using the concave hull function in an analysis of the traffic, wherein the node is a buffer in the network, the first data set is used to calculate the delay experienced by packets traversing the buffer for a supplied service rate, the service rate determining the rate at which traffic arriving in the buffer is to be removed from the buffer, the supplied service rate is represented as a tangent to the concave hull of the arrivals, and the delay experienced by the arriving packet is defined by the point of intersection of the tangent with the x-axis.
2. The method as claimed in claim 1 wherein the buffer is provided having a finite size and the traffic defining the arrivals process is such so as to overflow that finite size buffer, the method including:
using the determined arrivals process to define a second data set, the second data set being a set of convex hull functions representative of the arrivals process from the current time to each concave hull point, and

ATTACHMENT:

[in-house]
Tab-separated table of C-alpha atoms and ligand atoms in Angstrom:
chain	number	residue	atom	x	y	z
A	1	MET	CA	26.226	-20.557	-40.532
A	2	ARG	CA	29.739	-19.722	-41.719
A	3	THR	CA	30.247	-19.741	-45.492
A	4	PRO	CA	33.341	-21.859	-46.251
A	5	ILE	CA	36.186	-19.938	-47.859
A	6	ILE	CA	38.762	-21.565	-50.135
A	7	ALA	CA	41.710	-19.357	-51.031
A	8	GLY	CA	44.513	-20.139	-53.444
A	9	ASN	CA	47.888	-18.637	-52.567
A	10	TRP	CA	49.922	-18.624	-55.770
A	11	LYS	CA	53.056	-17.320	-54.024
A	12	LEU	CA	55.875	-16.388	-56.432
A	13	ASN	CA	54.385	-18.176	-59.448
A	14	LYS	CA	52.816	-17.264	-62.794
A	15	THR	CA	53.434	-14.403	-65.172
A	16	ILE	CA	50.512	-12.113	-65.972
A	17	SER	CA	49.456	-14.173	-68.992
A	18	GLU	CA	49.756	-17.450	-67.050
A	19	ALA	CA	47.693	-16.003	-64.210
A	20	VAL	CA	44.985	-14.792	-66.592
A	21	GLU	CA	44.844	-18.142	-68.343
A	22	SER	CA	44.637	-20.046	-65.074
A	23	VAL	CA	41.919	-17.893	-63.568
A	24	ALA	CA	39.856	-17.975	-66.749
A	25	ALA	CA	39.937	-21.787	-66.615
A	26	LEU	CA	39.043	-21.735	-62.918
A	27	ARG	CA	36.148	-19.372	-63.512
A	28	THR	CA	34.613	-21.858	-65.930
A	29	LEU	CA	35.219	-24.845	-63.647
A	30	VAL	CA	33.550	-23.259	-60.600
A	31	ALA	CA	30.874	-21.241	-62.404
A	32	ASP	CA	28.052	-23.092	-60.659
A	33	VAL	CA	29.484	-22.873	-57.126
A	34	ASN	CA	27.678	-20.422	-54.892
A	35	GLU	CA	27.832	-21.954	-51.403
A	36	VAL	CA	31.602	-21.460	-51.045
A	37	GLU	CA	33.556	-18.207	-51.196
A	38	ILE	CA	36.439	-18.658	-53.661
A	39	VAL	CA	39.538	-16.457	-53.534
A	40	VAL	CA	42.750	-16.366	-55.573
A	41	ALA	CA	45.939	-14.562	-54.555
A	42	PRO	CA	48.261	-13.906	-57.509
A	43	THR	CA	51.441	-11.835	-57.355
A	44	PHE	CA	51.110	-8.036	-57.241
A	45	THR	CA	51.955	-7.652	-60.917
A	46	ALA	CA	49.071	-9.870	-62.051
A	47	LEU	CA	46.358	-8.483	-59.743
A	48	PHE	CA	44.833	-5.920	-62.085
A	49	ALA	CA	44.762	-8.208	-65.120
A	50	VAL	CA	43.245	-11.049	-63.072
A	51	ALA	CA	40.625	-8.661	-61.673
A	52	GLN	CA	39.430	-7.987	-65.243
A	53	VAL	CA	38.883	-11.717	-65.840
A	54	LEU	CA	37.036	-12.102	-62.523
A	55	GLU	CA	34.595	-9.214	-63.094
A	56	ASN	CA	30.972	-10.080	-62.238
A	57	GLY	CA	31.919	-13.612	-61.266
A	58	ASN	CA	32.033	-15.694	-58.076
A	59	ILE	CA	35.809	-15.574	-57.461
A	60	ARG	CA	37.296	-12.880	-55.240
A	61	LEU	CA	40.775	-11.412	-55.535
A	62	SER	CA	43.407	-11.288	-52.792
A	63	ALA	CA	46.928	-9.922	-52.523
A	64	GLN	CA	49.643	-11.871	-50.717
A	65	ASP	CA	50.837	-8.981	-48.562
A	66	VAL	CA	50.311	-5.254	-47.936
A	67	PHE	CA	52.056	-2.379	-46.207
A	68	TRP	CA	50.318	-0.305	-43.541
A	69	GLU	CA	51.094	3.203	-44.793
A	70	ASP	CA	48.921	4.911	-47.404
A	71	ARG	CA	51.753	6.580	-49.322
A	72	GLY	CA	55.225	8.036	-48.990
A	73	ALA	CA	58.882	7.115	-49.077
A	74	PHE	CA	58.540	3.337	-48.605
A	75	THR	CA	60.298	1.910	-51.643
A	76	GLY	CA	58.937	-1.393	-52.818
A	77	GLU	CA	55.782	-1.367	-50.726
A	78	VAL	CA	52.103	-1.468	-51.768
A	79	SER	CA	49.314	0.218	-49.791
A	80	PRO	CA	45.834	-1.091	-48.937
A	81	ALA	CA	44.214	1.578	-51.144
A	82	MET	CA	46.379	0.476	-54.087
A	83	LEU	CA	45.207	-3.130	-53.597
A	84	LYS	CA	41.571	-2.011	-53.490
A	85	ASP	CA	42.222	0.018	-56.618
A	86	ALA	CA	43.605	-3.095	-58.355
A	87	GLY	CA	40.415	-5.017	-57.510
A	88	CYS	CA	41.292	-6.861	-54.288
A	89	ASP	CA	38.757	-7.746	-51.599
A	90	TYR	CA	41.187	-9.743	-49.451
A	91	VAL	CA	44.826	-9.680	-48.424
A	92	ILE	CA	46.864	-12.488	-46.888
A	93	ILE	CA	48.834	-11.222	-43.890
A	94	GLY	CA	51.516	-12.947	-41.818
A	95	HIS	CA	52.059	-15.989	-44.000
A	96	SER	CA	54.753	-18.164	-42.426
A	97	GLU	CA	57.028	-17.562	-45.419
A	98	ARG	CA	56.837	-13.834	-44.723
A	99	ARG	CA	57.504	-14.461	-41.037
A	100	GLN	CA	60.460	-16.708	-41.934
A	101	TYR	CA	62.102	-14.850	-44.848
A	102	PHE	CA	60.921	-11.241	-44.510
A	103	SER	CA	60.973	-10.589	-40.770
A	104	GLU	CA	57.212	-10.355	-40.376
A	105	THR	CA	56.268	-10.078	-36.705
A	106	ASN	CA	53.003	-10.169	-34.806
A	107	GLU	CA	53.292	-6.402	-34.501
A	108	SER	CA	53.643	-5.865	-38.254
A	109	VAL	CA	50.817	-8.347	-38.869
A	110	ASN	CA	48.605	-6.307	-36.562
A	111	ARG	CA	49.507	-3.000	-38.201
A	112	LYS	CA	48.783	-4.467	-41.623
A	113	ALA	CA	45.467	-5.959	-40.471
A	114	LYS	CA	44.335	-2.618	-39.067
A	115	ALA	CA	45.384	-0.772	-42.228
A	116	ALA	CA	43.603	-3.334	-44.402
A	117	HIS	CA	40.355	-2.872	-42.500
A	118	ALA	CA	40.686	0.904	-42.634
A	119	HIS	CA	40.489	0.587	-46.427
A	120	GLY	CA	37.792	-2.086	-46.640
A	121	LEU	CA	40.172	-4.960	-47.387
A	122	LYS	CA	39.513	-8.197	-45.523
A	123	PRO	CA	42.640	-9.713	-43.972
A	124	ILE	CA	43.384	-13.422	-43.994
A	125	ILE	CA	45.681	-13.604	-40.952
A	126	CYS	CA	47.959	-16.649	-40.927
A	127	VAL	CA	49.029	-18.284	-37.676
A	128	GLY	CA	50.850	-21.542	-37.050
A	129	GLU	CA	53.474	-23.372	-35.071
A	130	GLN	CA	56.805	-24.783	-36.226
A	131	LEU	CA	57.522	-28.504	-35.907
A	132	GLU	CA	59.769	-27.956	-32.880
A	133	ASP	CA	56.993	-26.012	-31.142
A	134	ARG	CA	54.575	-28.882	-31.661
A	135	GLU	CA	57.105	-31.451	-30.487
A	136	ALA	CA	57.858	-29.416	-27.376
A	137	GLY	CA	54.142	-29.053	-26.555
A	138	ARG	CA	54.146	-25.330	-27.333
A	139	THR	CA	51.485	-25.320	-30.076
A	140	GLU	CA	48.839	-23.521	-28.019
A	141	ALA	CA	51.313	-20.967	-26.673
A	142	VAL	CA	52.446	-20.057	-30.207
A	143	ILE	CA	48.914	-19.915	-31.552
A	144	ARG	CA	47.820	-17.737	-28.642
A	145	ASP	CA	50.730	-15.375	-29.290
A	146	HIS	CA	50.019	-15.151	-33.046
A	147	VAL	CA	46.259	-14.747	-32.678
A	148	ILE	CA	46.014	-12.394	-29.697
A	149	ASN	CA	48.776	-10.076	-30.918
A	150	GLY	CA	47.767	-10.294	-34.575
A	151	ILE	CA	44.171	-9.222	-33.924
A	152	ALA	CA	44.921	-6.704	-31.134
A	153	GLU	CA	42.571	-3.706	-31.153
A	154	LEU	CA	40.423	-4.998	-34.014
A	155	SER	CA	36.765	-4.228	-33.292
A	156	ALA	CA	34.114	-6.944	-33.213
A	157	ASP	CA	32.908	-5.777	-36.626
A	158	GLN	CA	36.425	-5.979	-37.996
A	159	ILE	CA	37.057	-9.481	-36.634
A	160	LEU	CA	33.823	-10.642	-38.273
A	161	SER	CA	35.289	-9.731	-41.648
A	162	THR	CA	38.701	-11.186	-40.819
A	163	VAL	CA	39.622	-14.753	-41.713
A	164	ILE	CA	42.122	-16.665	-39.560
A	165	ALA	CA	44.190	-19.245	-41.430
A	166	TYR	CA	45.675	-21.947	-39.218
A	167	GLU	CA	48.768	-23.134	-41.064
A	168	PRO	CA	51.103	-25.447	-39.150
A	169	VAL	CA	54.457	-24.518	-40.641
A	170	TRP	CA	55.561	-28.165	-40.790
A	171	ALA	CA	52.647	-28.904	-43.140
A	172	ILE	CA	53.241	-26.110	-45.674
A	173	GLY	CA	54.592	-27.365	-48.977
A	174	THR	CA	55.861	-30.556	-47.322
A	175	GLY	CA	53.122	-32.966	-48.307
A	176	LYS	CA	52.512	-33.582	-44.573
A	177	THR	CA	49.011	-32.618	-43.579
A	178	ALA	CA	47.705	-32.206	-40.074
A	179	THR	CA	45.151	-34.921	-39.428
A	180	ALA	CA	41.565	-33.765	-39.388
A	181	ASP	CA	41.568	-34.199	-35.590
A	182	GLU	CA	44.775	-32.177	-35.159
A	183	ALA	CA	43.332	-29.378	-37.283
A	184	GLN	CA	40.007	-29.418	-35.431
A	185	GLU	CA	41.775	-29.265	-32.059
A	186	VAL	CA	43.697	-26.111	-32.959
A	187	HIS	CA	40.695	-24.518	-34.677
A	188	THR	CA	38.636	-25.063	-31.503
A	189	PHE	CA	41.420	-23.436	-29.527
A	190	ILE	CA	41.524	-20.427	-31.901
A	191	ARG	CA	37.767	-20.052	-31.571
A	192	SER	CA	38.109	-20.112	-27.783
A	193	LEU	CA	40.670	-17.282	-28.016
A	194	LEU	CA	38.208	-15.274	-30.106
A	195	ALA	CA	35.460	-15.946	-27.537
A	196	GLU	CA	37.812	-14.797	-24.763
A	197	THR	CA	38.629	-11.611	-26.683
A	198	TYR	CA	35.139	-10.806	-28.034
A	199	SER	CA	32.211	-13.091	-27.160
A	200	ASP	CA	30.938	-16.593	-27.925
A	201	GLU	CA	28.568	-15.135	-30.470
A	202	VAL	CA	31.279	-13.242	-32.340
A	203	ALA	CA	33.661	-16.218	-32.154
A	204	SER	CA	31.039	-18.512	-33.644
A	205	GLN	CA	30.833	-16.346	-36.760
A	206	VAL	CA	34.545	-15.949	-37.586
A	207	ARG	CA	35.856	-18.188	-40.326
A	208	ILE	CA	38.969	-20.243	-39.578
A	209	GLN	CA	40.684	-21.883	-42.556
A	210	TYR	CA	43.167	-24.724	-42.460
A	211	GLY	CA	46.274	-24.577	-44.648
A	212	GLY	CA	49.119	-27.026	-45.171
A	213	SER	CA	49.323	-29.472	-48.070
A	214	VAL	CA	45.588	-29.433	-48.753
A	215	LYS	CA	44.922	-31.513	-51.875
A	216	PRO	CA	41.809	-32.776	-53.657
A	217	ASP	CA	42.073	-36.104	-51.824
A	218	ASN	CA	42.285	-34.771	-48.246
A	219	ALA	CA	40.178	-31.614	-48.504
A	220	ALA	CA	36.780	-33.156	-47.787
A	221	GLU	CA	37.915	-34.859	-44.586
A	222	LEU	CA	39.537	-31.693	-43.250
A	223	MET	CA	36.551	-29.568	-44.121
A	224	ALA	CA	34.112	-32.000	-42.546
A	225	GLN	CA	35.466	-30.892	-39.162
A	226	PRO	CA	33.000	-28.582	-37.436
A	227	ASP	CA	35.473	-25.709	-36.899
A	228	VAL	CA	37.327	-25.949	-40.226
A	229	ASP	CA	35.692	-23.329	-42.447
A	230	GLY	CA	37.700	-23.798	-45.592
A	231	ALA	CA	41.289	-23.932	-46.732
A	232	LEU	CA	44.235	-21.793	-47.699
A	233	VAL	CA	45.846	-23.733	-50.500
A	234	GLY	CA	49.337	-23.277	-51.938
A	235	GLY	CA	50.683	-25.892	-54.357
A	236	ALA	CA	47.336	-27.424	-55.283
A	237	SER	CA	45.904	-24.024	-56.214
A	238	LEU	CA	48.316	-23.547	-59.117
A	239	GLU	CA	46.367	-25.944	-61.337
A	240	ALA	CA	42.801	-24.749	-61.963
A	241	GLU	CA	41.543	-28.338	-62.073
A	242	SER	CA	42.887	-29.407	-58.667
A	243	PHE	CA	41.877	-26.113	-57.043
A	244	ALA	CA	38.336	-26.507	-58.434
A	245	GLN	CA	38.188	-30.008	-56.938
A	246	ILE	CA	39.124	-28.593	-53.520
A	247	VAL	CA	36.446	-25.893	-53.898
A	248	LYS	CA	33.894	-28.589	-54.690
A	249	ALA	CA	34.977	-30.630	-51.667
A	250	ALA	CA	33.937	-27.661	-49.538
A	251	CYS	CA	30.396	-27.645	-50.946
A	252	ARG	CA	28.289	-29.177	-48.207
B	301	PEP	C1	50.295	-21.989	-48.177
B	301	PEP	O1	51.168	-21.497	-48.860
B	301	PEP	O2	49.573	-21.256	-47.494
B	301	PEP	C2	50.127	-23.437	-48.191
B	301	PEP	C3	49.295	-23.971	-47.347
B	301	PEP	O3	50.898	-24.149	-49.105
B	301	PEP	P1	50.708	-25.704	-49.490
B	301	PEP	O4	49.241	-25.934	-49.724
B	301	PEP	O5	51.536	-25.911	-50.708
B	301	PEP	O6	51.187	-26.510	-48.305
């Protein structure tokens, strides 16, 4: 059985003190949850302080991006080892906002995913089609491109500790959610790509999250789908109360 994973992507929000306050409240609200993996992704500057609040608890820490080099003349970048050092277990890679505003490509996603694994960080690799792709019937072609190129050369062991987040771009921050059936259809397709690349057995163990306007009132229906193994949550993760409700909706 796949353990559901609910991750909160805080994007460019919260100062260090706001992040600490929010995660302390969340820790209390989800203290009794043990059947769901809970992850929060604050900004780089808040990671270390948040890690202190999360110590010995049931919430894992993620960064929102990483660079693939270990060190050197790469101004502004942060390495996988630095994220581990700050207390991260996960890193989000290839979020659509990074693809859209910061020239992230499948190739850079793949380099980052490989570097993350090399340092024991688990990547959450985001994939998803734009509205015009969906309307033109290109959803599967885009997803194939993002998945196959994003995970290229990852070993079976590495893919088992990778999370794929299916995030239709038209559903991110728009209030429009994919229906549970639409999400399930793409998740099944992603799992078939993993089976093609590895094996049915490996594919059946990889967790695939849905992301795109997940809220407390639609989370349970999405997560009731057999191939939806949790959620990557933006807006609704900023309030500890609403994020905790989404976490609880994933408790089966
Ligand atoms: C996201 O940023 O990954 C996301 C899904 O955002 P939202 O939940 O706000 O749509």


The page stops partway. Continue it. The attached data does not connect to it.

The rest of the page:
using a combination of the first data set and second data set as an analysis of the traffic.
3. The method as claimed in claim 2 further including using the first data set to calculate the service rate required to ensure that the buffered volume is no more than a supplied volume after the arrival of a packet, so as to determine a minimum service rate sufficient to ensure the buffered volume does not exceed a maximum allowed volume, and using the second data set to define a maximum service rate such that the buffered volume at the current time is larger than at any other time since the time represented by a particular concave hull point.
4. The method as claimed in claim 3 wherein the use of the combination of the first and second data set includes a comparison of service rates for both the first and second data sets, the method including the additional step of selecting the lesser of the two service rates as the service rate for servicing the traffic at the node, this lesser service rate being sufficient to ensure that the arriving packet is not lost.